As a community-based organization, we were founded on the principle that Black Lives Matter. Long before it was a hashtag, families came together on the West Side of Chicago to start their own education community, when the local host school closed. It was one of our first students who chose our name, after she heard the song “Birmingham Sunday”. The song tells the story of the 16th Street Baptist Church bombing by the KKK in Birmingham, Alabama that killed four young Black girls, including Carole Robertson. Our name is a reminder to foster social justice and to help ensure that every child has opportunities to reach their potential—opportunities denied Carole Robertson, by a community that did not believe Black Lives Matter.
We acted, demonstrating that Black Lives Matter
The Carole Robertson Center for Learning, 44 years later, is a beacon in the community, trusted for high- quality early childhood and out-of-
school (prenatal to age 17) programs and services across the West Side of Chicago, in communities facing racism, systemic inequalities, and systemic disinvestments decade after decade.
Together with our students and families, we have seen the fits and starts of community and police relations, school closures, businesses shutting their doors, and lack of funding for services to aid in social change. Most heart wrenching is seeing again and again the broken promises, dashed hopes and dreams, and the light lost in our families and youth as they face the societal truth that one’s worth and life trajectory can be defined by skin color and zip code. The message has been clear: no matter the rhetoric, all lives don’t matter.
This has only strengthened our resolve. Carole Robertson Center remains a strident partner, change agent, and ally to our Black and Brown communities.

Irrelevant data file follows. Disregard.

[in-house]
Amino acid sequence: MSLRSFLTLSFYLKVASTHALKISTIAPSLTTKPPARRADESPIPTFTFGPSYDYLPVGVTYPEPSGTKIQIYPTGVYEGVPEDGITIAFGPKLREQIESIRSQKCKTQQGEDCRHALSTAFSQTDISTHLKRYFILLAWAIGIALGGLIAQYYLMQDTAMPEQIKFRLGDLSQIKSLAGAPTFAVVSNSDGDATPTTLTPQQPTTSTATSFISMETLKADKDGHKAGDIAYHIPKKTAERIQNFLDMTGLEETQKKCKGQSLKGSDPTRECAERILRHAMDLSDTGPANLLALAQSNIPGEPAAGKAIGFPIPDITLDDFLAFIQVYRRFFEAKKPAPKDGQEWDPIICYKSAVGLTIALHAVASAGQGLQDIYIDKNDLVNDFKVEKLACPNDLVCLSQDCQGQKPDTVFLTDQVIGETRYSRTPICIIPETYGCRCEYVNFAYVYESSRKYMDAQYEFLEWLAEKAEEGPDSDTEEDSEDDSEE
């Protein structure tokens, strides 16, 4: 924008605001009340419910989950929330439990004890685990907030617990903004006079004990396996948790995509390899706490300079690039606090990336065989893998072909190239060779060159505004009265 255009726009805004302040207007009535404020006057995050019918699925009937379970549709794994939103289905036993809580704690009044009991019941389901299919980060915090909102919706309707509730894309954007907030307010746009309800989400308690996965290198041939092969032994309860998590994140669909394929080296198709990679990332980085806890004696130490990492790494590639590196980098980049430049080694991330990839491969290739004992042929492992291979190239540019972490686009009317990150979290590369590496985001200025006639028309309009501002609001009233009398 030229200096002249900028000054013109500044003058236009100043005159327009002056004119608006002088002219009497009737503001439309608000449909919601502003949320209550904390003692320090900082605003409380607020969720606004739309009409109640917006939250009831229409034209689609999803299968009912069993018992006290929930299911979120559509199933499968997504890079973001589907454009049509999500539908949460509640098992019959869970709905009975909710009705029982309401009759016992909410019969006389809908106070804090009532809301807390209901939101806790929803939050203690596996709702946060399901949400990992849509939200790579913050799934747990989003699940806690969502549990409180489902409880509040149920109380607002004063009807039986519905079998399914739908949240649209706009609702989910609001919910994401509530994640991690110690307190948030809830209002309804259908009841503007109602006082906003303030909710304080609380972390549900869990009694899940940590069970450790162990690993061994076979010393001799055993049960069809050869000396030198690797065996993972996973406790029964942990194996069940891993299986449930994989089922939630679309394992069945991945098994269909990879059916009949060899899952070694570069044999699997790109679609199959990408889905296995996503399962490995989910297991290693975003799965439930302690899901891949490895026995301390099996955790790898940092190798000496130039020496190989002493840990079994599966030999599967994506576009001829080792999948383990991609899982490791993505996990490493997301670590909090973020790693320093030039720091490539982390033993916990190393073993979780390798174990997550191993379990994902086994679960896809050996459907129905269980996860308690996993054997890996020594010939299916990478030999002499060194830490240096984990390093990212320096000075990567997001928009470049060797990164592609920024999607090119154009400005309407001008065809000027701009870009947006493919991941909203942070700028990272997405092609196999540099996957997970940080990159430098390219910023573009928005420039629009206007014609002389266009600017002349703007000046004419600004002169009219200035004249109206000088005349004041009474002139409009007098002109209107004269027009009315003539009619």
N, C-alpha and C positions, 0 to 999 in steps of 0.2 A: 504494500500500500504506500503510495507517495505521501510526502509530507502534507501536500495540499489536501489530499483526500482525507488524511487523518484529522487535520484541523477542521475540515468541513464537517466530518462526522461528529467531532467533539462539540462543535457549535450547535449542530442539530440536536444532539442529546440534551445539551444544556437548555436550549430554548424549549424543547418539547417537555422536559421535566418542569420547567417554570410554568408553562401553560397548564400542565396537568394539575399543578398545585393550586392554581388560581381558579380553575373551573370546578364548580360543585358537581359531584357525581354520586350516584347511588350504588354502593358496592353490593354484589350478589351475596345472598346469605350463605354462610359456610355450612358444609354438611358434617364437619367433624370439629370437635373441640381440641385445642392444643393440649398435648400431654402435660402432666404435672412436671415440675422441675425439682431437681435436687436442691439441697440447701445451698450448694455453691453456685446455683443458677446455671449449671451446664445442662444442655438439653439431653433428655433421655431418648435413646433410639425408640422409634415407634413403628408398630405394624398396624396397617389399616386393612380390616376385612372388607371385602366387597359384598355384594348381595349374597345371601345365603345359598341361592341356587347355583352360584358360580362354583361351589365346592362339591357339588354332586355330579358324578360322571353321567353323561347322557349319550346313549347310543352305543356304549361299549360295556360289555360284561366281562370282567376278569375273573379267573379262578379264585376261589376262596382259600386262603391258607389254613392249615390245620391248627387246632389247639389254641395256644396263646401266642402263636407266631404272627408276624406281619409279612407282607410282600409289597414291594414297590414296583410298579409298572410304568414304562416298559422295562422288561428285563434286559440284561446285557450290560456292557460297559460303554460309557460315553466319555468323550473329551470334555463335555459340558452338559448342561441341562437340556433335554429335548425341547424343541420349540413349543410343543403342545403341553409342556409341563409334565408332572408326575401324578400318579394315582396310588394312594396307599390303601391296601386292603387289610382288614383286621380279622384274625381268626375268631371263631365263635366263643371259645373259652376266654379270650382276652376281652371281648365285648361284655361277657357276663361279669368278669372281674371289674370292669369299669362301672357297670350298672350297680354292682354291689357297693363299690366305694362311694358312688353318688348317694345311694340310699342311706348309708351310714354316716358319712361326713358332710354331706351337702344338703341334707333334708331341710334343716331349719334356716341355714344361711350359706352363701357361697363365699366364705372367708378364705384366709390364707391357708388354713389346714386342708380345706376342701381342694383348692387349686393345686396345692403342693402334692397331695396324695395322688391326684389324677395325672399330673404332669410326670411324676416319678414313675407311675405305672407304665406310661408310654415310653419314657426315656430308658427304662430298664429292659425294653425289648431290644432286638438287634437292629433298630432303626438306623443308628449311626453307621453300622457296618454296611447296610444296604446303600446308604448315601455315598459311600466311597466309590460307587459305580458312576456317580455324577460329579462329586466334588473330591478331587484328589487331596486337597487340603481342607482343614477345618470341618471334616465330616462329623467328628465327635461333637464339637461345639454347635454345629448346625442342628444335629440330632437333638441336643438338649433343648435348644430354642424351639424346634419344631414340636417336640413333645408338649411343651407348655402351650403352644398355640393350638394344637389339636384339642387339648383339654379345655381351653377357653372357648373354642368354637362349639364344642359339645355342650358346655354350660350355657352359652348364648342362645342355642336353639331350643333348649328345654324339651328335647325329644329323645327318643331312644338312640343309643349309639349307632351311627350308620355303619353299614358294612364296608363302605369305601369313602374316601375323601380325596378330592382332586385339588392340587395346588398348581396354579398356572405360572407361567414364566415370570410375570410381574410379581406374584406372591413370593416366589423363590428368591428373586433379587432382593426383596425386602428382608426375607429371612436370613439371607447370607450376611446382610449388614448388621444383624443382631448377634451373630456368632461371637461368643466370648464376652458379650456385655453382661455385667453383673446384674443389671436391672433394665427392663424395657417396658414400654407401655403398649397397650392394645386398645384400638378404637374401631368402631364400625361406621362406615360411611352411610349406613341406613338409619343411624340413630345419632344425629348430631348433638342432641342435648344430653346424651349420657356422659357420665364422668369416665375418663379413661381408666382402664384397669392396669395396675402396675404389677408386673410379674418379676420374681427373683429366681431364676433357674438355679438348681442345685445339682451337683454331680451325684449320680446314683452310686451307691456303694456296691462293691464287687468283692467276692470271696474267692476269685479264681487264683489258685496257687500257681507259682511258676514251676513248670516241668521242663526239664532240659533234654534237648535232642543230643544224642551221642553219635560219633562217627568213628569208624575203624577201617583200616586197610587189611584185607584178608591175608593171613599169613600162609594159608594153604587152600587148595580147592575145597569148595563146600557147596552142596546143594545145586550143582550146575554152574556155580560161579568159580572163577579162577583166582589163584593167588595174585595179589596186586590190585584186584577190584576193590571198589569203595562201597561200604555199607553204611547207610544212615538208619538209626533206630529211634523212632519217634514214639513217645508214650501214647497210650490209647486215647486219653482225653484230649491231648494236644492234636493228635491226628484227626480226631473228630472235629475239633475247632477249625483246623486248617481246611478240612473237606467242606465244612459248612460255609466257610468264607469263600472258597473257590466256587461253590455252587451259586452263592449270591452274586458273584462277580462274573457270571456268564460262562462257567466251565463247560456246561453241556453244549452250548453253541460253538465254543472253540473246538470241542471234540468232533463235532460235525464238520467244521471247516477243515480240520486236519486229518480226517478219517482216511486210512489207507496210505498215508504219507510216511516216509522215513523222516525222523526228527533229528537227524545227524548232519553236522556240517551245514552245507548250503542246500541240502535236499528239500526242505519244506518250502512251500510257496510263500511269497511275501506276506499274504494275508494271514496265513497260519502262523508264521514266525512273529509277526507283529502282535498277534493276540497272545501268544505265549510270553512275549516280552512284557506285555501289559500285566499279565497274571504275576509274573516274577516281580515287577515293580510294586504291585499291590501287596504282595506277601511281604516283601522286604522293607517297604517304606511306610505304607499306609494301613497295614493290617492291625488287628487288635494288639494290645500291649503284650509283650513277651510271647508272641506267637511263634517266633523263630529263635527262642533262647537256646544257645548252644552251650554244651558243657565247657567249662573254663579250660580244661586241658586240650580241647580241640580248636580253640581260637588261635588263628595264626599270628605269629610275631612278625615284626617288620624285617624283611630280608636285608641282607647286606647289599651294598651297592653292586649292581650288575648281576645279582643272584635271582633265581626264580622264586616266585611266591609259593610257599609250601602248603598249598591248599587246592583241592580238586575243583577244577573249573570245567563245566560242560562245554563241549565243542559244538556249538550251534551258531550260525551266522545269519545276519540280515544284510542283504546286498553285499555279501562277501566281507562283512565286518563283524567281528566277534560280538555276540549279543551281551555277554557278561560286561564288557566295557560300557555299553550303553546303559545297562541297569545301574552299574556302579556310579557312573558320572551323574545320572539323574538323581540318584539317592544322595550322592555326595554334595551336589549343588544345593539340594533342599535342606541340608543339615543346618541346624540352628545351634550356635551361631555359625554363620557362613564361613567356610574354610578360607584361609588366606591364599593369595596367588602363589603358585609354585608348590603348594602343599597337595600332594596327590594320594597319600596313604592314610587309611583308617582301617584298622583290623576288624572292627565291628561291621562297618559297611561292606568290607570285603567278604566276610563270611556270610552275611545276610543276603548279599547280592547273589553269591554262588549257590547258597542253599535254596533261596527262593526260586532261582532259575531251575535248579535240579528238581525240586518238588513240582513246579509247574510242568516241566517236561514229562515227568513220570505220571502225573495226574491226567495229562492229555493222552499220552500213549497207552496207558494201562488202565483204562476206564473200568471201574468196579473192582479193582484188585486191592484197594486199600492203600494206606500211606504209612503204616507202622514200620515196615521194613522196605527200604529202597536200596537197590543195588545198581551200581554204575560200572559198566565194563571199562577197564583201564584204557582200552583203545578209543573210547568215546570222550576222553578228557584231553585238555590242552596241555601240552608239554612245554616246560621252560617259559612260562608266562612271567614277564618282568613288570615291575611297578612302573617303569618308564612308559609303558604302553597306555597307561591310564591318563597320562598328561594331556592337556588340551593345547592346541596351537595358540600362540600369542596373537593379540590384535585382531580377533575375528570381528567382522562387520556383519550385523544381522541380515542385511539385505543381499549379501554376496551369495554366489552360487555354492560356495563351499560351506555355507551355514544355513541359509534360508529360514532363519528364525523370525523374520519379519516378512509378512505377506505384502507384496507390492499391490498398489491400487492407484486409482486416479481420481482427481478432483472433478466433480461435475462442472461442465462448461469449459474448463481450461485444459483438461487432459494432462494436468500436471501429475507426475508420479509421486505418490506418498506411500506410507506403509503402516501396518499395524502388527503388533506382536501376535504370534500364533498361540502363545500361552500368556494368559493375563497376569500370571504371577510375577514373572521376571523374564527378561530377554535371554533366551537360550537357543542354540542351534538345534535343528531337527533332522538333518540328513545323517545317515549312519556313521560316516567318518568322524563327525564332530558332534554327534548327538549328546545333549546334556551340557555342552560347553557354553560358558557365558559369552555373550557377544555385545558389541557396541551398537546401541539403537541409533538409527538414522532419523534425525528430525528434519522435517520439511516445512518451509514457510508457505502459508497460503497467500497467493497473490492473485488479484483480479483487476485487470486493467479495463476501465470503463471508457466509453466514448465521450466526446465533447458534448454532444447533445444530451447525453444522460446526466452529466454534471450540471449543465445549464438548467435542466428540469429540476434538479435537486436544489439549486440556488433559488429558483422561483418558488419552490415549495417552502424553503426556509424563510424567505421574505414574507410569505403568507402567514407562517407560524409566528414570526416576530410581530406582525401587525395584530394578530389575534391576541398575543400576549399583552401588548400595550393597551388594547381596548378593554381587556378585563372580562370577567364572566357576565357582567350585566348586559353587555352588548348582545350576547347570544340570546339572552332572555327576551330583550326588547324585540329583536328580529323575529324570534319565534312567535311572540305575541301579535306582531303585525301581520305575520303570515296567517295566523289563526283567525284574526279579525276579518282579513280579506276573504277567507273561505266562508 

We continually strive to do better, but are proud to continue to rely on community leadership.
- 90% of our staff are Black and LanX women, and most live in the communities we serve.
- Our Board of Directors is diverse: 43% Black; 36% White; LatinX 21%.
- Our Executive team of 7 members includes 6 women; 4 are women of color.
- We partner with our Black and LanX community members and constituents to address local needs with local solutions.
Confronting privilege starts with me
To our families, staff, and supporters–you are hearing this from me as CEO- -CHECKING THE BOXES IS NOT ENOUGH, given our legacy and all that we stand for.
As someone who is of Indian descent and humbled to lead this organization, it is not lost on me that my family and I are here due to the Immigration and Naturalization Act of 1965, and that the Civil Rights Movement played a critical role in allowing immigrants of all colors to enter this country. I am on my own journey of reflection, asking myself the hard questions first.
- What are my own biases?
- How am I showing up? Am I listening?
- How do I, then WE, do better?
- What are further actions I/ We must take?
- Do I/we step outside our comfort zone when our communities are literally and figuratively burning due to the dream snatchers who have stolen the hopes, dreams, and assets of Black families for generations during this nation’s history?
This was a hard and painful exercise, but I know leadership sets the tone and this was my first step.
How we’ll do it better
My contemplative exercise led to a few initial next steps:
- We convened a ‘StandingTogether’ staff conversation that revealed sadness, deep rage, fear, and profound individual and collective exhaustion. It was also a step to support our Black colleagues, showing that they do not bear the sole responsibility of deconstructing and reconstructing new systems and structures. We are as Carole Robertson Center, Standing Together.
- A new Social Justice and Equity Staff Committee will be an all-out gut check that allows us to deconstruct Carole Robertson Center’s internal systems that perpetuate privilege and power. This leadership will bring us together to build a new way of doing and being. It’s a step to heal, dream, and create together.
- We took a day off as an organization to reflect and contemplate on our own and rededicate ourselves to being accomplices in the Black Lives Matter effort. A step to say loudly to everyone on our team: YOUR WELL-BEING MATTERS!
We’ve begun our personal and professional journeys with these baby steps. We want to hear your ideas on how we can further these efforts to build a stronger, more inclusive, and equitable community.
For Carole Robertson, Laquan McDonald, Ahmaud Arbery, Breonna Taylor, George Floyd, and so many other victims of racist brutality and systemic marginalization, this is our work now, every day.
Our lives and our mission depend on it. Sincerely,
Chief Executive Officer
Carole Robertson Center for Learning